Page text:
Russia remains a big hurdle in the USA developing a full faith in India’s approach to the partnership. Closer ties with Russia are important for India for its defence requirements as well as to balance China. On the other hand, Russia remains an arch-rival of the USA. Indian purchase of S-400 defence system from Russia was a big concern for the USA which tried its best to stop it.
Similar is the story with Iran. Iran is crucial for India to diversify its crude oil procurement, and also to maintain a strategic balance in the Indian Ocean. On the other hand, Iran-USA has huge mistrust. The USA is sceptical about Iran’s nuclear ambitions and Iran has historic animosity with the USA.
Apart from these, there are other issues like WTO Doha talks, visa-related issues, Intellectual property rights especially related to pharmaceuticals etc. The nature of these issues keeps changing with circumstances, but the overarching interests keep the countries closer.
Views of scholars.
“India US relations are complicated. The US never had to deal with any country like India before. India is neither ally nor adversary and the USA has been used to looking at countries from these two frameworks.”
“India should not get overjoyed with USA’s heart-warming phrases like ‘India is a consequential partner for USA’. As the world is chaotic, leave options open. USA should not shape India’s options.”
“In comparison to China, India fails to effectively combine power, principle and pragmatism. India should resist temptations to look at geopolitics in ideological terms. For long India wanted a multipolar world, now India should learn the art of living in the multipolar world.”
“The India-US defence compact, it should be clear, is not an effort to contain Beijing. China is too large and powerful to be boxed in. It is an attempt to build a multipolar Asia with sufficient deterrent capabilities and ensure respect for the sovereignty and territorial integrity of all states in the region.”
“The credit for moving India and the US closer than ever before goes to the assertive policies of Xi Jinping.”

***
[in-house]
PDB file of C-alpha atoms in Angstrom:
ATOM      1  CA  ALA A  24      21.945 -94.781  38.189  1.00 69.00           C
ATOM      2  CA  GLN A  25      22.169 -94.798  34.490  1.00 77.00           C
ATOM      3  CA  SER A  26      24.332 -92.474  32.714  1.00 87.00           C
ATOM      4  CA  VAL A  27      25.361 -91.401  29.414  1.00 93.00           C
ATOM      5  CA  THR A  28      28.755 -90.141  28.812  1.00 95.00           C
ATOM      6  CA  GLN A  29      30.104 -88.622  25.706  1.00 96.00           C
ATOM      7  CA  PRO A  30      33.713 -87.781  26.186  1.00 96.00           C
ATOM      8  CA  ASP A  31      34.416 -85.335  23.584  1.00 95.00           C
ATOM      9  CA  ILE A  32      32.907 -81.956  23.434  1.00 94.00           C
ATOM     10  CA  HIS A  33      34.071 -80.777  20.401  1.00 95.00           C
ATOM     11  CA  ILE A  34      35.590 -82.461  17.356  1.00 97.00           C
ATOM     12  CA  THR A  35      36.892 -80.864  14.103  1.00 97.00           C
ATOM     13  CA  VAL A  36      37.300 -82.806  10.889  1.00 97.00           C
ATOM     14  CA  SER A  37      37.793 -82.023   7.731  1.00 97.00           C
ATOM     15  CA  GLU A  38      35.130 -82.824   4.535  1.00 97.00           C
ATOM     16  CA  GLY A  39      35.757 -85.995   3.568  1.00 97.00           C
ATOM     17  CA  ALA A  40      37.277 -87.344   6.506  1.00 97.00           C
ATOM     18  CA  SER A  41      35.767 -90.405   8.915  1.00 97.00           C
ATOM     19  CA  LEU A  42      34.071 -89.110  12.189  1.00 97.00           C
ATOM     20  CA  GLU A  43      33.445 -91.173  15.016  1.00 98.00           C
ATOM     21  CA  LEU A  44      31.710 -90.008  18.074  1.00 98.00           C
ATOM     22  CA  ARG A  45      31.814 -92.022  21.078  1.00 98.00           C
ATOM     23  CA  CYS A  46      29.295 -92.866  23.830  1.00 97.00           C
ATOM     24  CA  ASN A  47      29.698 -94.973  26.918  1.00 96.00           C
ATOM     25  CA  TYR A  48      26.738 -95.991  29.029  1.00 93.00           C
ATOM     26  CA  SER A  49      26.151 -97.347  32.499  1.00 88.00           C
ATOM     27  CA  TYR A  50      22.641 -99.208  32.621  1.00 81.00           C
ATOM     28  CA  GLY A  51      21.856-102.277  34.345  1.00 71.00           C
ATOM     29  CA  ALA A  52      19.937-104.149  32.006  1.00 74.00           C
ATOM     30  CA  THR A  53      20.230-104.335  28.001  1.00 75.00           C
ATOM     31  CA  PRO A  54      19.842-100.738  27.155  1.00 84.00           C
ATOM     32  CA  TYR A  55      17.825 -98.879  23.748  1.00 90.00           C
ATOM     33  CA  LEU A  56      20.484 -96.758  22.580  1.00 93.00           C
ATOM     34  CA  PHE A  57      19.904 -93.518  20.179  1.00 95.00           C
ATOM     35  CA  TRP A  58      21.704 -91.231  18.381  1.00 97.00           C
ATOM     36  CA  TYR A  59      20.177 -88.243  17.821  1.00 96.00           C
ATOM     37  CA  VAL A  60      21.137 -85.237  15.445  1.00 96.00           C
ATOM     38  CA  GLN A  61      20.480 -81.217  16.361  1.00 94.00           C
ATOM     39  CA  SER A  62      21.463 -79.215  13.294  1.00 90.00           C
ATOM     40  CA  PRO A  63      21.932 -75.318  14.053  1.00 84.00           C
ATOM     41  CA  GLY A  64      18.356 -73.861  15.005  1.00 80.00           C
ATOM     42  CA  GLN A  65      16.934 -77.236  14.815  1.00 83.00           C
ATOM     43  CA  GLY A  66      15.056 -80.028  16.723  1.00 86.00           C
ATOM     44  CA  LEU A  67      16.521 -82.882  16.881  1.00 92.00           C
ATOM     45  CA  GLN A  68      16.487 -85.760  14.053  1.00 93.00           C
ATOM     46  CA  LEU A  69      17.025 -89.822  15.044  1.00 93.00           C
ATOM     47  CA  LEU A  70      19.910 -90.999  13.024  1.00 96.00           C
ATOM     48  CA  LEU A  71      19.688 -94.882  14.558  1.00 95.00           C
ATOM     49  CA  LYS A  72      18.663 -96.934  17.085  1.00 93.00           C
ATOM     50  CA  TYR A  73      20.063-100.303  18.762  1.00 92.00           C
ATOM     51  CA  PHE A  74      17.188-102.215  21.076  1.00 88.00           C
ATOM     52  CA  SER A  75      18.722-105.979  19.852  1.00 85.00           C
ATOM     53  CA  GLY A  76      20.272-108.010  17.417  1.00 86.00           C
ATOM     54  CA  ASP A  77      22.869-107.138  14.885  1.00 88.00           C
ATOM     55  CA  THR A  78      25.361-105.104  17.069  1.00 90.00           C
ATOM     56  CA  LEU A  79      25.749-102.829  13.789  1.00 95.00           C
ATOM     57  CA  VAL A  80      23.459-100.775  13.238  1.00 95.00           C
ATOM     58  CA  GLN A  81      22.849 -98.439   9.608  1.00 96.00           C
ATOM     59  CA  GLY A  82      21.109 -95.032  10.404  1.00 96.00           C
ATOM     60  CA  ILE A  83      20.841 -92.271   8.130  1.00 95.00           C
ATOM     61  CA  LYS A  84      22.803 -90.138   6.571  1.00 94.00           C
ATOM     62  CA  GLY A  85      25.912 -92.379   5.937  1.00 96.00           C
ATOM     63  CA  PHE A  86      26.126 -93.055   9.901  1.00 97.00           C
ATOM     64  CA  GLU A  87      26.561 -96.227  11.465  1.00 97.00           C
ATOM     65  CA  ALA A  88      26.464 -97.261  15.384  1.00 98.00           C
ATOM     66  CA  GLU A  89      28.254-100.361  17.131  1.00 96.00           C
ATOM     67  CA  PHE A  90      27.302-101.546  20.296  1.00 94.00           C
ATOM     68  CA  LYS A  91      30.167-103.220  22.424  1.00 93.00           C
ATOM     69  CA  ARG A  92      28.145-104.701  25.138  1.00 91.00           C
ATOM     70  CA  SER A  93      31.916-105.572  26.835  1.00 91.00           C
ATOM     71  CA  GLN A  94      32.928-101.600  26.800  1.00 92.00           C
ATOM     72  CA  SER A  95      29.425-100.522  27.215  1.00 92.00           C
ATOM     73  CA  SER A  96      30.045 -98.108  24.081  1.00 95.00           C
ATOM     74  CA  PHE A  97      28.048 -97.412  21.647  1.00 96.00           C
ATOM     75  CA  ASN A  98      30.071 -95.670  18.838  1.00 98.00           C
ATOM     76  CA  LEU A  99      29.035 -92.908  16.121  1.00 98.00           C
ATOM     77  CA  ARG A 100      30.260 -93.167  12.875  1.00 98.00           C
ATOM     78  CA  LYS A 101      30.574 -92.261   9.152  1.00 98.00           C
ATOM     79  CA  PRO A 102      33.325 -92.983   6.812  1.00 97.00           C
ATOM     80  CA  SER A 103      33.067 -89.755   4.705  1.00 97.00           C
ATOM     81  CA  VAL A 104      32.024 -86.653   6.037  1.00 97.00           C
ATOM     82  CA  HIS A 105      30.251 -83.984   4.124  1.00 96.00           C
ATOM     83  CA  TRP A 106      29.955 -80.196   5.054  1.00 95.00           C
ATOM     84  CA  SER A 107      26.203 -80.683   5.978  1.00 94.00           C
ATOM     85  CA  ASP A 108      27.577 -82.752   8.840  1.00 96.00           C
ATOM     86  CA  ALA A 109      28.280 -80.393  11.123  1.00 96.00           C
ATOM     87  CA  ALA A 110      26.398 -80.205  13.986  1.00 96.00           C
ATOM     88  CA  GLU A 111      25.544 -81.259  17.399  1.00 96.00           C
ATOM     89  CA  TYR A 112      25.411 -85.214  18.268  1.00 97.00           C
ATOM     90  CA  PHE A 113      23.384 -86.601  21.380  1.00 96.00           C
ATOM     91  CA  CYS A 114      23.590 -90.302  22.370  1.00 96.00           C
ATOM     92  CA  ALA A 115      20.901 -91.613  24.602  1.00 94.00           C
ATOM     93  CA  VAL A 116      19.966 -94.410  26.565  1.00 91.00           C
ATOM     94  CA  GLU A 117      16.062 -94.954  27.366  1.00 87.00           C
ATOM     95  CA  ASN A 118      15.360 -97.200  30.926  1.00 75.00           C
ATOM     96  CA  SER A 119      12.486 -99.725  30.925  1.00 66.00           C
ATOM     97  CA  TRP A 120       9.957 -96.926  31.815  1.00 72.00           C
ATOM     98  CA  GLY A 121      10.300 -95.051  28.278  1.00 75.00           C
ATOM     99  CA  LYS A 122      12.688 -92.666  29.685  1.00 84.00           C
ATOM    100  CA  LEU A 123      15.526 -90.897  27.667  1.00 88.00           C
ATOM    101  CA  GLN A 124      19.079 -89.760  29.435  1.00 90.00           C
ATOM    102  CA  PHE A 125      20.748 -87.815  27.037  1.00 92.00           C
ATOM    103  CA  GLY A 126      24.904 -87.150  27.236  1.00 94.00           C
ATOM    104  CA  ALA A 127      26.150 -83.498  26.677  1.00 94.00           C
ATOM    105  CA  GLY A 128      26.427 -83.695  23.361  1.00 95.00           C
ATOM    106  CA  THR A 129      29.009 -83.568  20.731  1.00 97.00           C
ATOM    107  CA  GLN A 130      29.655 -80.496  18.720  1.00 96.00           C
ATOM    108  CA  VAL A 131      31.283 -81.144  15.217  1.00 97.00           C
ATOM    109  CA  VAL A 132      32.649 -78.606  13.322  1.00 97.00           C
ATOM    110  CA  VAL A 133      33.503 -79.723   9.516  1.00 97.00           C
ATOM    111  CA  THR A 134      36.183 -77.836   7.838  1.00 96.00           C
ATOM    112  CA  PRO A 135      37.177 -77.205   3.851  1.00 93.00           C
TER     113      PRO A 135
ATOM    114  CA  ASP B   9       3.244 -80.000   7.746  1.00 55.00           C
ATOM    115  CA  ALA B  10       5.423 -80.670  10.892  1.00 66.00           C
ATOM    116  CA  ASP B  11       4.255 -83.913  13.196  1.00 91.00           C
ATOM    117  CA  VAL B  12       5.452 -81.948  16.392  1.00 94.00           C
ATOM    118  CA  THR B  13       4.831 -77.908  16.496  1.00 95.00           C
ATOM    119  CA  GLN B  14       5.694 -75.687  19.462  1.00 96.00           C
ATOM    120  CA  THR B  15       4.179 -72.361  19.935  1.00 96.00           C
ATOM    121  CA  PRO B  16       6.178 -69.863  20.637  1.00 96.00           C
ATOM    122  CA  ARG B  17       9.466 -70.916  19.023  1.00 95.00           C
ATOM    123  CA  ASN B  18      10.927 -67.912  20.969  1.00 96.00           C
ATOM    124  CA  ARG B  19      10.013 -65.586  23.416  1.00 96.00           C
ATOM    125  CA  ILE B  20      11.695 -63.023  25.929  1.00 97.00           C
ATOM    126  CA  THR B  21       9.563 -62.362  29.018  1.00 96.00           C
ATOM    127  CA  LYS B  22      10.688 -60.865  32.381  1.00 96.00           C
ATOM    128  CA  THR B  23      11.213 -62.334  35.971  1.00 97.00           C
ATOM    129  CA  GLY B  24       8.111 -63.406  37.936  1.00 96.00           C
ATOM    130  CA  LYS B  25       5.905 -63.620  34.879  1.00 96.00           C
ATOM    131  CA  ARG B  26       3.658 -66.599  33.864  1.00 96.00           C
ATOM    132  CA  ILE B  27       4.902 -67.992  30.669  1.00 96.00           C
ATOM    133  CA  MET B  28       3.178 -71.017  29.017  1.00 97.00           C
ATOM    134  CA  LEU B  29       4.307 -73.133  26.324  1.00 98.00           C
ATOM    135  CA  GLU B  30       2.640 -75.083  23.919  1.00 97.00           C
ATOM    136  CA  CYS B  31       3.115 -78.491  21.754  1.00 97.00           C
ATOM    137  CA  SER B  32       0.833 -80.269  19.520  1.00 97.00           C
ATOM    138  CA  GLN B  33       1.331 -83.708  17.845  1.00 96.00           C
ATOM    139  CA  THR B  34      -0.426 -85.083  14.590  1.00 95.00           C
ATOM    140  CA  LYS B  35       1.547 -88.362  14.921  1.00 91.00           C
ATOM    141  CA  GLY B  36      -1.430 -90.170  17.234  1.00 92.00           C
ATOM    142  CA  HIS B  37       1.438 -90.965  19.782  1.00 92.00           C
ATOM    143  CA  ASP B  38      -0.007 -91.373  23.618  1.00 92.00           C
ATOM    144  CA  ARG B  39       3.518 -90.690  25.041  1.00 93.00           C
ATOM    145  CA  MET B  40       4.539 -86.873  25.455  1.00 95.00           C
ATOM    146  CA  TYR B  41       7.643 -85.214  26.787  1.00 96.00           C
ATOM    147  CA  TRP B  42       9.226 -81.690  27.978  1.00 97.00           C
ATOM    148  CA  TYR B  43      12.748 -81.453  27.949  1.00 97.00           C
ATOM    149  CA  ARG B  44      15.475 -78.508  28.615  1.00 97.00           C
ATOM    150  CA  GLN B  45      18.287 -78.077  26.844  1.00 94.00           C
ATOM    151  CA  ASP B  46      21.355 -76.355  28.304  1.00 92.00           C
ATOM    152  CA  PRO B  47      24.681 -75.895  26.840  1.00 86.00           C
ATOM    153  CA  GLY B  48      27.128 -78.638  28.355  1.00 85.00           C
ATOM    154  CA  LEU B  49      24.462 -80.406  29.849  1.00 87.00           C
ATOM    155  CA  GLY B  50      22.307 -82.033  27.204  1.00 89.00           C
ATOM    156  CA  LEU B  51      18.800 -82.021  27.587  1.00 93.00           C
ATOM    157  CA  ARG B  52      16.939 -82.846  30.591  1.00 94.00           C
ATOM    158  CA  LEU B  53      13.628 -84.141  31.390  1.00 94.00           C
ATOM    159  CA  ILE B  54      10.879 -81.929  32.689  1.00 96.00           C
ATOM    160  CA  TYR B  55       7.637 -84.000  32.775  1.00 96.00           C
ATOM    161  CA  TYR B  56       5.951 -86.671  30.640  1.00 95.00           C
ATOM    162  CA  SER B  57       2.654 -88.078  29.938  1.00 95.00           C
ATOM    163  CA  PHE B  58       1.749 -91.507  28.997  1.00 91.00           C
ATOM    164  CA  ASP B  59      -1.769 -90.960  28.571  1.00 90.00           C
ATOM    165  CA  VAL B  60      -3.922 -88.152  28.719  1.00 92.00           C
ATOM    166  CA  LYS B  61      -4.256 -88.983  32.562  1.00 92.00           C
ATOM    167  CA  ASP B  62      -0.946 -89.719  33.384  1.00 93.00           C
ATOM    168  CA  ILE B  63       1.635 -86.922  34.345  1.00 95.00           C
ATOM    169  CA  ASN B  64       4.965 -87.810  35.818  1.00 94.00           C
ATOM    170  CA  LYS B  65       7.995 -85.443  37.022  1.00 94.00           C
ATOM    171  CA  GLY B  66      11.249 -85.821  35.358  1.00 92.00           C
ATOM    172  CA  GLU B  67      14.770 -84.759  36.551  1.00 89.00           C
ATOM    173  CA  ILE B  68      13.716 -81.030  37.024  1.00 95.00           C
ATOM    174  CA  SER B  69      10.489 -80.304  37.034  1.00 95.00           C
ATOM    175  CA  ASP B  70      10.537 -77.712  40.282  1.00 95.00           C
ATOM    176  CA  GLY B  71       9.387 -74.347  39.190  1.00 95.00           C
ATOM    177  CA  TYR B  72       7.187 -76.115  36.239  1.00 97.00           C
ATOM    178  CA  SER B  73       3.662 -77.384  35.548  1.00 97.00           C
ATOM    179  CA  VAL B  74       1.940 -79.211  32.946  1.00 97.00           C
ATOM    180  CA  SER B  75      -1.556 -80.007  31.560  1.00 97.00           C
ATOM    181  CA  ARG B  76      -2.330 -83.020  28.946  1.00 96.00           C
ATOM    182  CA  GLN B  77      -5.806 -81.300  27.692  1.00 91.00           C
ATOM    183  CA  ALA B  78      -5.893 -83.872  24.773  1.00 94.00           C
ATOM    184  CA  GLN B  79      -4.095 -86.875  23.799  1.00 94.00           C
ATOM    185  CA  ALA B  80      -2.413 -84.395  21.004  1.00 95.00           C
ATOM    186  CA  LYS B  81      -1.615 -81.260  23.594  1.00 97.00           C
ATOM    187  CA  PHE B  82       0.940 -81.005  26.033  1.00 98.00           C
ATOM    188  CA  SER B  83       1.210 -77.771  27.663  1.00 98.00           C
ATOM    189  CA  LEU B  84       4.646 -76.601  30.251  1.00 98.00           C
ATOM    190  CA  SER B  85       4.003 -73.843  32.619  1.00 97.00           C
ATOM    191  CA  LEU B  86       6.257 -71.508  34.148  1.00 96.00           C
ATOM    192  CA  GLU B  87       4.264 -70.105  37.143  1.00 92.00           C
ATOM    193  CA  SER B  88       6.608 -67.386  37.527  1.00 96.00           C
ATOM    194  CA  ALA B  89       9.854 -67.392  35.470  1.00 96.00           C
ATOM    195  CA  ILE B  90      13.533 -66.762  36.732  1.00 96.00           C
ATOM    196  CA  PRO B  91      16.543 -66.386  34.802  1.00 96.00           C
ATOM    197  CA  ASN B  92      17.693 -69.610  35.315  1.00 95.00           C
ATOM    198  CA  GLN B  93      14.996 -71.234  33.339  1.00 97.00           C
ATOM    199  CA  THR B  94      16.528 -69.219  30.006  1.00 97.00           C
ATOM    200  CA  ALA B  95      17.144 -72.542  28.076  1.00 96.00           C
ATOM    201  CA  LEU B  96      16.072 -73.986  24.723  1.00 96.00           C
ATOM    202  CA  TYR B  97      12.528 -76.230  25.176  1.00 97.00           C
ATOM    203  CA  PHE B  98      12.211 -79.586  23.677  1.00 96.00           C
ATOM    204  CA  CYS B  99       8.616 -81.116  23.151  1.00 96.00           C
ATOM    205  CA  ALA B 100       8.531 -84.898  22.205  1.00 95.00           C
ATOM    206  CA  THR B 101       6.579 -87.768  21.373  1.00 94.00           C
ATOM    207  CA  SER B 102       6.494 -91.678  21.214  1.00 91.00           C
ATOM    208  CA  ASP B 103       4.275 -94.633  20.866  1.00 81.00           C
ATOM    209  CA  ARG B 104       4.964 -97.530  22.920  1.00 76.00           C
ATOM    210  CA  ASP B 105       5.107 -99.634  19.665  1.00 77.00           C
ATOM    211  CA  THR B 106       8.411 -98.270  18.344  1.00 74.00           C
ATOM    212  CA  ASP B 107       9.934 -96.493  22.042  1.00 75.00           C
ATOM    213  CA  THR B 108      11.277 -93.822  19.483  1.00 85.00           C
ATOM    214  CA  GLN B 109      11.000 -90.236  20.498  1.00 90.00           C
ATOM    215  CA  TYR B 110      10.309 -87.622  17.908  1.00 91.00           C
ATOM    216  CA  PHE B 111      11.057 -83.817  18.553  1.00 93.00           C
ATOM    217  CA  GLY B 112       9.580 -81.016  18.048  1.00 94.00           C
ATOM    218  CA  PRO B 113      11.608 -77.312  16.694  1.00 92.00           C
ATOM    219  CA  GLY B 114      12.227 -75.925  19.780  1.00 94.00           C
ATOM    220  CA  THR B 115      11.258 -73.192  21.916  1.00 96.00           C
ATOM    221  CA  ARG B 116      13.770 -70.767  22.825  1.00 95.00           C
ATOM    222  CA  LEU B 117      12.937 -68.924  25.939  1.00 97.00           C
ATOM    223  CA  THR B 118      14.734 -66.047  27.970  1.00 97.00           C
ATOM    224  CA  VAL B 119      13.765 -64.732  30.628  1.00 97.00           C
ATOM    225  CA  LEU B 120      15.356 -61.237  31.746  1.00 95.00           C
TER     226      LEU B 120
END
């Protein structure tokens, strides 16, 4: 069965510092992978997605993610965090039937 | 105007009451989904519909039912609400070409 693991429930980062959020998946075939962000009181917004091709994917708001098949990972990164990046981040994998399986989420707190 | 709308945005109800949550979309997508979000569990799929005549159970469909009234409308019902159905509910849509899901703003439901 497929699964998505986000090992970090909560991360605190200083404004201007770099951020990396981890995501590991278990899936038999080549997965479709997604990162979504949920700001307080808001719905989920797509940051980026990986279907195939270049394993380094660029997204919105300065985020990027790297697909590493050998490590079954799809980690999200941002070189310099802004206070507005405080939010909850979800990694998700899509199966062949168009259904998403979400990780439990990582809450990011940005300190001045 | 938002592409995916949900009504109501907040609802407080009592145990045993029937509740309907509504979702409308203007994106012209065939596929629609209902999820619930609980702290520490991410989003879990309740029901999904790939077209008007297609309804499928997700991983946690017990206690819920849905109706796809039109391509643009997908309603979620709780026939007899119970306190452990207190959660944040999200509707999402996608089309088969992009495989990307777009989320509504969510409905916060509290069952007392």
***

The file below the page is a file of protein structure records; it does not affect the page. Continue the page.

“Democracy and nonalignment are part of the long-standing foreign-policy ideologies of the United States and India, and they are likely to remain an important part of each country’s domestic discourse. But neither ideology can be an end itself.”
“If India’s foreign policy elite worried about an American “alliance entrapment”, Washington was neuralgic about non-alignment.”
Harsh V Pant
“The strategic landscape in the Indo-Pacific has changed very dramatically and there is recognition both in Washington and New Delhi that they need to work ever so closely to stabilize the situation.”
“India is key to the US’ ability to create a stable balance of power in the larger Indo-Pacific and at a time of resource constraints, it needs partners like India to shore up its sagging credibility in the region in the face of Chinese onslaught.”
“We will go to the Moon, maybe even beyond”.
“Human element is a bedrock of India US relations”
“Countries do business with each other. Countries do politics with each other. They have military ties, they do exercises, and they have cultural exchanges. But when two countries have that deep human bonding, that’s a completely different ballgame. That is today the defining characteristic of our relationship.”
“India and the US earlier used to deal with each other, and now they work with each other.”
Professor of South Asia Studies
“The US overestimates both India’s desire to improve the relationship and the benefits doing so would bring.”
Previous Year Questions
- Explain the significance of Basic Exchange and Co-operation Agreement (BECA) for Indo-US strategic relations. [2022/10m/150w/5d]
- Discuss the significance of Indo-US strategic partnership and its implications for India’s security and national defence. [2020/15m/200w/6c]
- How is the current stand-off between the USA and Iran affecting India’s energy security? [2019/15m/200w/7c]
- Discuss the role of Indian diaspora in promoting Indo-US relations. [2018/15m/200w/7b]
- The natural behaviour of India and the United States is likely to serve each other’s interests. Hence a deliberate strategy of dovetailing their efforts will obviously benefit both. Elaborate. [2017/20m/250w/8a]
- Comment on India’s growing relationship with the USA in the background of constrained relations between India and China. [2016/15m/200w/6b]
- Before the year 2000, the Indo-US relationship had been marked more with estrangement than cordiality. Why? [2015/20m/250w/6a]
- Do you agree with the view that the USA is off late willing to treat India as a partner rather than merely a camp-follower? Give reasons for your answer. [2014/10m/150w/5d]
- Examine India’s response to the Af-Pak policy of the US. [2010/20m/200w/5b]
- Comprehensively examine the major development/trends in Indo-US relations since the early 1990s. Do you visualise the strengthening of ties between the two nations? Substantiate. [2007/60m/8]
- Examine the areas of cooperation and conflict in the Indo-American relations. [2003/60m/7]
- Examine Pakistan as a factor in Indo-American relations during the Cold War. [2001/60m/7]
- Examine the changing perspective of the US foreign policy towards South Asia in recent times and its implications for prospects of peace in the region. [1999/60m/7]
- Write a short note on Diego Garcia. [1997/20m/200w/5a]
- What, in your opinion, is the objective of the US policy in South Asia, status-quo or peaceful change? Examine the strategies adopted by Washington in this regard. [1995/60m/8]